Food Safety Tips for Preparing a Holiday Turkey
This publication covers safe thawing, cooking, and storing a turkey, including current estimates of the time needed for safe thawing and cooking. The USDA recommends three ways to defrost turkeys: in the refrigerator, in cold water, or in the microwave. Because bacteria can multiply rapidly at room temperature, never defrost a turkey on the counter! The cold water and microwave methods may be used…
Is Your Label Gluten Free?
With the increased demand for “gluten-free” products in the market place, food processors and manufacturers have started to develop more and more better-tasting and nutritious food products that are also gluten-free. However, the federal food labeling regulations for gluten-free products can be very confusing for small food processors and new food product entrepreneurs.
The purpose of this bullet…
Maintaining Good Egg Quality: A Guide for Small Producers
The quality of an egg involves both the exterior and interior qualities of the egg. Egg quality includes the cleanliness of the shell, soundness of the shell, thickness of the albumen, and color of the yolk. Good egg quality is critical to maintaining the hatching potential of eggs, as improper handling or storage of eggs will reduce the ability of the eggs to hatch and produce good quality chicks…
Packinghouse Environmental Monitoring Programs Series: Packinghouse Environmental Monitoring Programs: Identifying Packinghouse Zones
Produce buyers are increasingly requiring their suppliers to establish environmental monitoring programs in their packinghouses to verify the sanitary conditions of handling facilities and equipment. The first step of a successful monitoring program requires accurate zone designation, whereby surfaces are identified according to their proximity to and likelihood of contaminating a food product. Th…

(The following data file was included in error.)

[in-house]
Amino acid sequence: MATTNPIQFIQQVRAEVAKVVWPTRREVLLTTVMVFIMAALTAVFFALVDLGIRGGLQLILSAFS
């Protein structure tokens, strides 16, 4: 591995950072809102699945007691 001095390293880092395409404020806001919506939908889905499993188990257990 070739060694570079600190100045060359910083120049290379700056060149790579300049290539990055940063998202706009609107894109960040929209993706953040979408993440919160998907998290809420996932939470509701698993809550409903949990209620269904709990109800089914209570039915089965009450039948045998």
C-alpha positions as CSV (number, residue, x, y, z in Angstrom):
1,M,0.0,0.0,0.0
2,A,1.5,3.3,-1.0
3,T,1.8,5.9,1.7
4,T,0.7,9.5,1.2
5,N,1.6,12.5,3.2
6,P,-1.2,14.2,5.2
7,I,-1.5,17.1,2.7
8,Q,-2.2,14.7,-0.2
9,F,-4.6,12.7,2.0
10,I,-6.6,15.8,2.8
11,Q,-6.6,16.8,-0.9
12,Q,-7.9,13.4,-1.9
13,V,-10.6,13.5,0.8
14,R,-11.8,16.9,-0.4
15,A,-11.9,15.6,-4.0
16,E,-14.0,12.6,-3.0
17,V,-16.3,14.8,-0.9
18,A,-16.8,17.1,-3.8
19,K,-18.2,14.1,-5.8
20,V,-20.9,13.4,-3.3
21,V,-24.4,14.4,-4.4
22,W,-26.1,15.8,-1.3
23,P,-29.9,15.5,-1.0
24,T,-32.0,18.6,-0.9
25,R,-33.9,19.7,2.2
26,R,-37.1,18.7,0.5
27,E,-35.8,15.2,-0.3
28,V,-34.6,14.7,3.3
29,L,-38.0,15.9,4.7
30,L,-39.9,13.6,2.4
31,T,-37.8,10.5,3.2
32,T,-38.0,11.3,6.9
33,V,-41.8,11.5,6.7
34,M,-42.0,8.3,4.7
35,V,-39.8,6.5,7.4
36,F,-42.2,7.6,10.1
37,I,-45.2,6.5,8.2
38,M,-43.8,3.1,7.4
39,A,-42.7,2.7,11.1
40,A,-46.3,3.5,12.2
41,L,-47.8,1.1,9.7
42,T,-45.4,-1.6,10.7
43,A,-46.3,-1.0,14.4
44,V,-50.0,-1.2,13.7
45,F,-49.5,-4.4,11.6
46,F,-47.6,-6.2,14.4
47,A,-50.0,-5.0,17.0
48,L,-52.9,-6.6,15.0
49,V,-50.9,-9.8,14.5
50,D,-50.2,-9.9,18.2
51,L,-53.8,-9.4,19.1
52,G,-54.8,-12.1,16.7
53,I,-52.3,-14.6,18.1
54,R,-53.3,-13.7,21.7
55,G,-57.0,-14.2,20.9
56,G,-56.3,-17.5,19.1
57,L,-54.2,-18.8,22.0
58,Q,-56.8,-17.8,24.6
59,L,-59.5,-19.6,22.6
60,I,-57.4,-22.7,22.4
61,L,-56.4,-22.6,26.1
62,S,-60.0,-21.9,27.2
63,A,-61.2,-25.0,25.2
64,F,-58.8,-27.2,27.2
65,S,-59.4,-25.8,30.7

Packinghouse Environmental Monitoring Programs Series: Using ATP, Protein, and Allergen Swabs
As a part of a packinghouse environmental monitoring program, adenosine triphosphate (ATP), protein, and allergen swabbing is used to ensure that packinghouse equipment and surfaces have been properly cleaned and prepared for sanitation. ATP, protein, and allergen swabbing is frequently incorporated to complement microbial swabbing practices or as an independent program. These swab types indicate …
So Easy To Preserve
The 6th edition of this popular book is available for purchase only. The 388-page book covers topics on Preserving Food, Canning, Pickled Products, Sweet Spreads and Syrups, Freezing and Drying. There are 10 new products and two revised product recommendations in this edition. It's suitable for both new and veteran food preservers.
Information on how to purchase this for-sale publication is avail…
Validating Antimicrobial Interventions in Poultry Processing
Poultry processors have incorporated numerous antimicrobial interventions in the slaughter process to reduce the prevalence and/or concentrations of foodborne pathogens Salmonella and Campylobacter. The conventional process is to evaluate the efficacy of the incorporated antimicrobial interventions in reducing either indicator microorganisms or the foodborne pathogens immediately after the interve…